The worst indictment of the new science is its destruction of this personal responsibility. We might possibly get along with as little sense of social responsibility as now exists, but we cannot get on unless the individual has a much larger sense of responsibility. The new doctrines undermine the whole theory of modern penology. We have been learning for a generation that the business of the prison is to reform and not to punish, but all this structure will be destroyed if we do not insist that each individual has the power for better conduct than he has ever exhibited. The moral paralysis that has come upon our time is due to the new teaching of predestination. There never was a living scoundrel who would not be willing to lay his crimes by the tombstone of some dead scoundrel, and say to his ancestor, 'it was your fault and not mine.'
There are other impressive facts to which the new teachers may well give heed. The various children's home societies have been placing out children who have been neglected or abandoned in various parts of the country. Among these many thousands of waifs and strays who have found new homes during the last fifty years some, doubtless, have gone wrong, but the vast majority of them, no matter what their ancestry, have done as well mentally and morally as the other children in the community in which they have been placed. From a recent investigation in Chicago, made by the social workers, and covering the cases of sixteen thousand children from the Juvenile Courts, the report is that in nearly every case there was no adequate explanation except in social neglect or personal delinquency.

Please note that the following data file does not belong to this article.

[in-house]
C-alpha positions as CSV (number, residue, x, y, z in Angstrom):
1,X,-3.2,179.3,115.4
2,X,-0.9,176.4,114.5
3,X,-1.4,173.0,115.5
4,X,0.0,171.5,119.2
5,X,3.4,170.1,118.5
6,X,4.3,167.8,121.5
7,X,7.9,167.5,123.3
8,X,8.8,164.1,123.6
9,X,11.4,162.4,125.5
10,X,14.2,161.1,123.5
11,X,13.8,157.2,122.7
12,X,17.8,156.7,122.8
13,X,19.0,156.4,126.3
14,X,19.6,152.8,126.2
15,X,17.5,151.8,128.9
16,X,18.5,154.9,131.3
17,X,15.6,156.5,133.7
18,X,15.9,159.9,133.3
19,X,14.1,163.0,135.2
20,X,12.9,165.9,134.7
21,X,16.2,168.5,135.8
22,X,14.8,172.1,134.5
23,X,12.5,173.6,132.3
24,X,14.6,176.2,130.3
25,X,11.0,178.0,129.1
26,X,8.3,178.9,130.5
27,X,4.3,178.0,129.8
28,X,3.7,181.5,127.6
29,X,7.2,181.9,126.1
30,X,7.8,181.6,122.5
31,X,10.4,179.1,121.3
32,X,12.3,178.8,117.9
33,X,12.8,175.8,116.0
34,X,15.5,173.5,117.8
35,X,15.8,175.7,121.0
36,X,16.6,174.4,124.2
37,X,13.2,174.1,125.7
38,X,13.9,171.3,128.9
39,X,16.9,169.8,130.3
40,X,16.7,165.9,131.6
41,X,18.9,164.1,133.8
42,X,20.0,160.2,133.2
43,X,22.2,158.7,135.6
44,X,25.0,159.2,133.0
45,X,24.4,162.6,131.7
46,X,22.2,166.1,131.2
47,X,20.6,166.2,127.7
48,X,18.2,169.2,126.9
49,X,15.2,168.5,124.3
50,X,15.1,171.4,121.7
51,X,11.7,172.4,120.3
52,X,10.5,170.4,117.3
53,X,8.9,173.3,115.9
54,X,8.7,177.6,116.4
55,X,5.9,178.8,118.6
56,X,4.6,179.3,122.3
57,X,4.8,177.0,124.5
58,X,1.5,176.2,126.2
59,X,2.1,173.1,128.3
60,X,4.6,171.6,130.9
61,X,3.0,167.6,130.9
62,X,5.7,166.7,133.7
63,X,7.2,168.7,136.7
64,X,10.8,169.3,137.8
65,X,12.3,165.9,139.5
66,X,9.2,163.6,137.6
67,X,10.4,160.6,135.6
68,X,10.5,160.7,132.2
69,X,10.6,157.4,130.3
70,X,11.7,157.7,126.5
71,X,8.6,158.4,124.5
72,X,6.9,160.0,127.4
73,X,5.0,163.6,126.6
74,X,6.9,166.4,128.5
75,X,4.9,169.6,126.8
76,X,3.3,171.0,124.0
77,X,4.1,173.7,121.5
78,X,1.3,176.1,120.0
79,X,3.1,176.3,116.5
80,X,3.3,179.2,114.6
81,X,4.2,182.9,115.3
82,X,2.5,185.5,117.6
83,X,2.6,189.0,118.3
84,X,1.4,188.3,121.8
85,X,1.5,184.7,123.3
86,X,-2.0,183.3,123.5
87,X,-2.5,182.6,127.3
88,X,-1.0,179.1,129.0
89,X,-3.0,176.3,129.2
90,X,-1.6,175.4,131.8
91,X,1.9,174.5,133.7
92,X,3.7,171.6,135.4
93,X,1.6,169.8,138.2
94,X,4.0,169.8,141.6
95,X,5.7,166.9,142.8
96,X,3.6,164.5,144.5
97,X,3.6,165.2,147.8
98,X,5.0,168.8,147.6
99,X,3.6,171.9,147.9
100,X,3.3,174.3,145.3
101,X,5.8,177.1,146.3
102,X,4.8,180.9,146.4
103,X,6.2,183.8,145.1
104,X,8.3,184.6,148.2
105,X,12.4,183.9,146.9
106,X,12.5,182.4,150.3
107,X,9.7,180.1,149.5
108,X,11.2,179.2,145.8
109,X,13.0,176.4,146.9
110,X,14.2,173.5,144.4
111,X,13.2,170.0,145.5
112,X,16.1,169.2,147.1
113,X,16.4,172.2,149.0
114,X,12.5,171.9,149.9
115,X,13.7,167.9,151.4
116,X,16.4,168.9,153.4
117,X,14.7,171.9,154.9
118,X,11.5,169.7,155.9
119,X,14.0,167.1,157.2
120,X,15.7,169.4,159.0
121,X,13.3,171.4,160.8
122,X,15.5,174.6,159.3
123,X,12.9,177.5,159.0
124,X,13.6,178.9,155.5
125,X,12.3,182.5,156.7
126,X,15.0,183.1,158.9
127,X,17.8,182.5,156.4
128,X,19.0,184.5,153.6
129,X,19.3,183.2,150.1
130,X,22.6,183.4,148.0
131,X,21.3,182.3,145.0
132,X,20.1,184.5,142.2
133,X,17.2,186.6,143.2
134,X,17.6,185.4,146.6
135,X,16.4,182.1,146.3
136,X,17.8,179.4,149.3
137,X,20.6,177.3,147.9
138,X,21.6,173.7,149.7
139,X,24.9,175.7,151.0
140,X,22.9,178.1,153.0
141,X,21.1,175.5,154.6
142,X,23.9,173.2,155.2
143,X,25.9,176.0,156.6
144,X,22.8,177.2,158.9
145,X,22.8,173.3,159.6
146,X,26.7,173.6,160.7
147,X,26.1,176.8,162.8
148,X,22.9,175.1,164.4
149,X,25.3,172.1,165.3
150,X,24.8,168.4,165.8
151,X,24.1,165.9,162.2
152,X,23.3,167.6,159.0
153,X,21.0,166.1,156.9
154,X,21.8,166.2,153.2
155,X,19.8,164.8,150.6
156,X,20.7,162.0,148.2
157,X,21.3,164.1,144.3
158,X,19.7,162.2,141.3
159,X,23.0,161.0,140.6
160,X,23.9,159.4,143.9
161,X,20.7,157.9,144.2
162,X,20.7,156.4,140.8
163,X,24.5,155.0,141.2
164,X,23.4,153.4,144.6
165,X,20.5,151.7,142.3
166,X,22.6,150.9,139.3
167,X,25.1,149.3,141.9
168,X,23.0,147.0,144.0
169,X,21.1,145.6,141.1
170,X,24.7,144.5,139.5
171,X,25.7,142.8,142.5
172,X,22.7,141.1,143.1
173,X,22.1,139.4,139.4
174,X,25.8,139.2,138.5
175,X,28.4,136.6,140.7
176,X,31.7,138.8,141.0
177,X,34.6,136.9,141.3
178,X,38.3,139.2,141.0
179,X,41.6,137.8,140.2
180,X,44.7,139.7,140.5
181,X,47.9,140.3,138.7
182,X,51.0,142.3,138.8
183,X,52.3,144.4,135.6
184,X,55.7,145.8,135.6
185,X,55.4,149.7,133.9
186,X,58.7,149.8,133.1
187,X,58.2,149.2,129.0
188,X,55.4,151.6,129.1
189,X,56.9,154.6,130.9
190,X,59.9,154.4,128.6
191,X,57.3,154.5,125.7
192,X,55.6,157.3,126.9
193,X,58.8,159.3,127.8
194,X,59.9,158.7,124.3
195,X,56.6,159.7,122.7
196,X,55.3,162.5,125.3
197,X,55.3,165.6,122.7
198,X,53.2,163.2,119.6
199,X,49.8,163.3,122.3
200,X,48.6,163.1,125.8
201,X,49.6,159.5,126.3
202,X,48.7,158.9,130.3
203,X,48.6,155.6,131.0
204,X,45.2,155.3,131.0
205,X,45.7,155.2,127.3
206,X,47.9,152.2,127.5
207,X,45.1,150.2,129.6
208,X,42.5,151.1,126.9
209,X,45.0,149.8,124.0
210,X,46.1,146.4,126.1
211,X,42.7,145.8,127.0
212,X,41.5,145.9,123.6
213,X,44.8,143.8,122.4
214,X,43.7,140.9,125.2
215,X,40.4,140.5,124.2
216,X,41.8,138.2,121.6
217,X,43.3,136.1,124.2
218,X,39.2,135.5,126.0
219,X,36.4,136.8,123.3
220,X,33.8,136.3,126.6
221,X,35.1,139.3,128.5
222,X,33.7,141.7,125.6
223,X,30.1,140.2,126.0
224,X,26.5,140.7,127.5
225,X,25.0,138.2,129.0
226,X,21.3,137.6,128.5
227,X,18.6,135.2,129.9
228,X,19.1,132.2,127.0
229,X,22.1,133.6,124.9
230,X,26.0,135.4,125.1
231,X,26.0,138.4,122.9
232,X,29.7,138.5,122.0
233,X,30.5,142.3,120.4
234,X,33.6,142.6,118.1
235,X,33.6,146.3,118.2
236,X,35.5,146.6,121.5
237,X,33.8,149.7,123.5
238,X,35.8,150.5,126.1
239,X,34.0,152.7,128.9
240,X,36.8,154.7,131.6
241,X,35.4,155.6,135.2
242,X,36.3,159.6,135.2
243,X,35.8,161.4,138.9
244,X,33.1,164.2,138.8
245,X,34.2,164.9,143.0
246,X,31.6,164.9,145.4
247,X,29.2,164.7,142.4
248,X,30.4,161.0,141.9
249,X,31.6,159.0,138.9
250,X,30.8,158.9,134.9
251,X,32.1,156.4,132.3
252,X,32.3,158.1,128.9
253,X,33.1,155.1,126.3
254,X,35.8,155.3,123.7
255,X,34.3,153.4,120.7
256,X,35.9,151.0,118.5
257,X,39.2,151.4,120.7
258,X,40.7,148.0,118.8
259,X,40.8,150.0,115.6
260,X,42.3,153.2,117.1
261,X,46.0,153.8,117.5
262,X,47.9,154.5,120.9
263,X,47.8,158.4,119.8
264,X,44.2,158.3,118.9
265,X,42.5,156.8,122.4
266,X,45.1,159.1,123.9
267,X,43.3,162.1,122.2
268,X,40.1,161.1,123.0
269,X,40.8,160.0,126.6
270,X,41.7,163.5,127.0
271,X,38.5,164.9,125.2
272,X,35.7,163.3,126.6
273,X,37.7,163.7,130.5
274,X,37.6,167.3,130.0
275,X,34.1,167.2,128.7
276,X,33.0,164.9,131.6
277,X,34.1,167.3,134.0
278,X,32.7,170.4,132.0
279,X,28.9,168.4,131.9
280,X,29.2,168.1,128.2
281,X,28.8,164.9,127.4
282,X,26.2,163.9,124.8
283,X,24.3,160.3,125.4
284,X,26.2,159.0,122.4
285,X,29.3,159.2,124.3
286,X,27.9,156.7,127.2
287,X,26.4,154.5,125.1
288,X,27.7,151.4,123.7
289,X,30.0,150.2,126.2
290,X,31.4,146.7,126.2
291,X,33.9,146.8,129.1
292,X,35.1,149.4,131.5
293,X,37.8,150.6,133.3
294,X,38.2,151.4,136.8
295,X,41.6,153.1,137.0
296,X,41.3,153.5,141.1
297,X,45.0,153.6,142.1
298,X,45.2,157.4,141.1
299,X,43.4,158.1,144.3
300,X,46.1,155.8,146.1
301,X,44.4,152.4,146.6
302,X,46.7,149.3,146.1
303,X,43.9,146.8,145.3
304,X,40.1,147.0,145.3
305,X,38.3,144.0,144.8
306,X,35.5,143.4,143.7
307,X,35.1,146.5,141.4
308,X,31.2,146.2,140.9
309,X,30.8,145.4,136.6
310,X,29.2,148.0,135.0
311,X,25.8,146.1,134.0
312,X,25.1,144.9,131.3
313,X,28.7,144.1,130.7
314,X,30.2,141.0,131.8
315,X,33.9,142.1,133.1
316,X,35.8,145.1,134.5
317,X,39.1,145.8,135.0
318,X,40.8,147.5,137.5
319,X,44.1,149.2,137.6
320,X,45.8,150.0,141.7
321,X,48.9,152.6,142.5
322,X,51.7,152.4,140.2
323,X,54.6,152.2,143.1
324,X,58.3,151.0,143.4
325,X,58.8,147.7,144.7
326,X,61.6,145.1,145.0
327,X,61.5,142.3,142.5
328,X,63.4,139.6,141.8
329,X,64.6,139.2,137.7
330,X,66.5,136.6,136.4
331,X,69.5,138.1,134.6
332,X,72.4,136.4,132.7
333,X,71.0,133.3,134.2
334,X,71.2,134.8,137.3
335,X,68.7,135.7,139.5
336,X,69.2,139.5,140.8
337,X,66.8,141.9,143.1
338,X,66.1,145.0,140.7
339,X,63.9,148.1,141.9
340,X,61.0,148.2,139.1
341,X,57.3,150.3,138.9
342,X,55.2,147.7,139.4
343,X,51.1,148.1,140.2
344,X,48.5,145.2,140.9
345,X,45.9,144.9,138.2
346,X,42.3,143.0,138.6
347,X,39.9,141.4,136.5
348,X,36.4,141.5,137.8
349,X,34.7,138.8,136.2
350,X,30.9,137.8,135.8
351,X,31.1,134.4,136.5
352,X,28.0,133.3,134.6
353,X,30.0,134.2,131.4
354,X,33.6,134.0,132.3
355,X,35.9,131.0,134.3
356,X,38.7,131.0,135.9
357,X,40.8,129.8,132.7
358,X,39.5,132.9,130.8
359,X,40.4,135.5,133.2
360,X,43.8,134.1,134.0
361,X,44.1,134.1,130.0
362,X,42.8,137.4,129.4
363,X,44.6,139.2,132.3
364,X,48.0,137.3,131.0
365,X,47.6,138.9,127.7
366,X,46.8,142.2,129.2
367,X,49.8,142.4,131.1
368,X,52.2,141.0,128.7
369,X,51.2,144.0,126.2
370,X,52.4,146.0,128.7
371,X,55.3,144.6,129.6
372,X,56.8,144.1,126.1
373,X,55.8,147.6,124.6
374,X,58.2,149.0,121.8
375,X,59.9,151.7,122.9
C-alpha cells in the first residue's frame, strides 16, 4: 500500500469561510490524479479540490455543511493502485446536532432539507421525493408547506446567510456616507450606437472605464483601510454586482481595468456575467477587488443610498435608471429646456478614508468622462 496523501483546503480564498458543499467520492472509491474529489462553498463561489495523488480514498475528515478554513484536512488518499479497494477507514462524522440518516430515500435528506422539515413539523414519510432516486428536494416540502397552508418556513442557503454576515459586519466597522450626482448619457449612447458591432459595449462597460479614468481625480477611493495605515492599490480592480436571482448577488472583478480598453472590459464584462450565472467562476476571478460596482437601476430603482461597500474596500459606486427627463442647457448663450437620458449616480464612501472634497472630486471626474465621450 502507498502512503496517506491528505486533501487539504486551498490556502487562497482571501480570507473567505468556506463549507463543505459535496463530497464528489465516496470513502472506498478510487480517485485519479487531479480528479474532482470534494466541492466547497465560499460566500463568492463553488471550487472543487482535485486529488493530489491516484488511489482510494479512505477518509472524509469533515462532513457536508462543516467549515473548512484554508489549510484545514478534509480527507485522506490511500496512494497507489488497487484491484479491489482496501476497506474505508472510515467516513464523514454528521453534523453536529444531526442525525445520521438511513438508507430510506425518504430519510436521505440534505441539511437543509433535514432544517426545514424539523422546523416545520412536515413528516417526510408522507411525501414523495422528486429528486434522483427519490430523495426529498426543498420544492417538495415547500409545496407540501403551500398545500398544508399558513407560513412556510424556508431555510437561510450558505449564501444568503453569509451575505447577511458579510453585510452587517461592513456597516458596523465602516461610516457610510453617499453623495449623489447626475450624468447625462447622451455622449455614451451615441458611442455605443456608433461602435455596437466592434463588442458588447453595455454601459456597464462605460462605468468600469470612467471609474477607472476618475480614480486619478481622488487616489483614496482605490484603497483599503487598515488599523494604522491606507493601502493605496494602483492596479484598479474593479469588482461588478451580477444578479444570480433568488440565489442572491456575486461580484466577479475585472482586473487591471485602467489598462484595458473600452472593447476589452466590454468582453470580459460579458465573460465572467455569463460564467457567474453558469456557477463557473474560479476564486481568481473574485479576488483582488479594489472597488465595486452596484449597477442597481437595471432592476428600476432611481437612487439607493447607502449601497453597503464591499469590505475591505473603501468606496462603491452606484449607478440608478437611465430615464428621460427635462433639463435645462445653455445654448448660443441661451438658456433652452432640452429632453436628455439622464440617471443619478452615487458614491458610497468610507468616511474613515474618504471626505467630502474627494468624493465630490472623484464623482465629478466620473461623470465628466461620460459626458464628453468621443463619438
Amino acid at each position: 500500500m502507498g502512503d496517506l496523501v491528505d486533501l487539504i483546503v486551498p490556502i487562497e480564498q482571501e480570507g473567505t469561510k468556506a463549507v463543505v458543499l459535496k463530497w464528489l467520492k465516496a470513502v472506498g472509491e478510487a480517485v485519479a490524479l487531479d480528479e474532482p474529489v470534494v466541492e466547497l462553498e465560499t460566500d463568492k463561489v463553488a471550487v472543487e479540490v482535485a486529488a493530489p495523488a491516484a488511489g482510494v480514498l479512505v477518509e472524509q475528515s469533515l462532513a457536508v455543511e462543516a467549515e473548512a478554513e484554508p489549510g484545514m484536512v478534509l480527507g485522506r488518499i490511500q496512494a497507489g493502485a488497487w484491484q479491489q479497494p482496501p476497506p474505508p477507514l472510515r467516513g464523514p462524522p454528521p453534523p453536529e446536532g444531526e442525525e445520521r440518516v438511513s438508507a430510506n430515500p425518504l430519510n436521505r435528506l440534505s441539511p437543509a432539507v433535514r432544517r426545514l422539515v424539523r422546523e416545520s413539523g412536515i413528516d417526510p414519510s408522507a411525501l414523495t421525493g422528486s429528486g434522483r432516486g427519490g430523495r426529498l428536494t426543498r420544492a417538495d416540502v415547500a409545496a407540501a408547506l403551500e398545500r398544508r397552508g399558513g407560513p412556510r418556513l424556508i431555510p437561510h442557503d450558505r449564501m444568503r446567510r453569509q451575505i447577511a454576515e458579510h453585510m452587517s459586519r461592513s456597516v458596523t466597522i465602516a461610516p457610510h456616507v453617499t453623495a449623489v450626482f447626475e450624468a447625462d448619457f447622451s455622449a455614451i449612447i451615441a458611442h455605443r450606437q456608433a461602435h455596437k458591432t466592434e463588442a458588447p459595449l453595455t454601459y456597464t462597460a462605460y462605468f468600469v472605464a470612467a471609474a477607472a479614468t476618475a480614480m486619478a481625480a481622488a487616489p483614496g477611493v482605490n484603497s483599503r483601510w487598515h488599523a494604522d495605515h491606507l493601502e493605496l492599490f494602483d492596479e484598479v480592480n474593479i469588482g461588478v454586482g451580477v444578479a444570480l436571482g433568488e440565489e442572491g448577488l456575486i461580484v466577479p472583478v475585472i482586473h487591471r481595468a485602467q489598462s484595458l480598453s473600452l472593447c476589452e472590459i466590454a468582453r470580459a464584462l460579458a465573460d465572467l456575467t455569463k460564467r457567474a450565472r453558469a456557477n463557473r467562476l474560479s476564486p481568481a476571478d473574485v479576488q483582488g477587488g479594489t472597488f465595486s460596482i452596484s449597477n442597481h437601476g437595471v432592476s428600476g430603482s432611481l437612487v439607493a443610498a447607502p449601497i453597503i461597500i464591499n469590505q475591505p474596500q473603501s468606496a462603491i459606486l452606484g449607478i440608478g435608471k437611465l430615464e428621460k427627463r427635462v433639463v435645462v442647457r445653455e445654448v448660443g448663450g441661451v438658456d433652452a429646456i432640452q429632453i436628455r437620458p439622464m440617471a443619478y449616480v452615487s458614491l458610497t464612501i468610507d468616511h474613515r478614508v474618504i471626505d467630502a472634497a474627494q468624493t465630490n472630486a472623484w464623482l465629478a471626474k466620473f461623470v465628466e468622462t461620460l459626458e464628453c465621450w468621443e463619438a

There is quite a different class of facts to which social science must some day pay more attention. When the Eugenics Congress met in London it attracted the attention of adequate audiences for such discussions. Less than a month afterwards a man who was called General William Booth 'laid down his sword,' as his followers said, and his funeral was the occasion for a series of assemblies the like of which have not been known in a generation. It is estimated that a million people stood in the streets in the rain as his coffin passed to his last resting-place. Wherein lay the fascination of William Booth? Not in his theology, which always seemed to me bad, nor in the dreadful music, nor even in the somewhat doubtful social service, but in the fact that he believed intensely in the capacity and possibilities of the weakest and the lowest. The scientists have for a long time been paying attention to facts in degeneration; the time must come when they will discover that there are facts of regeneration more impressive and more important. General Booth founded the Salvation Army, but he did not furnish the ideas upon which it rested.
The power of Jesus as a great leader of men rests upon his abiding faith in human capacity, and his constant appeal to what He conceived to be the possible within every man. It was here, and not in any supernatural claim of his own, that his power lay. If, instead of the beautiful stories in the Gospels, to some young man appealing for his help He had said, 'I am very sorry, but I can do nothing for you; you must know what kind of a man your father was,'—though He had proved his divinity beyond a doubt and the Roman government had vouched for the fact of his resurrection from the dead, He could never have founded a religion. This may seem far afield, but it suggests a class of facts with which social science must finally deal.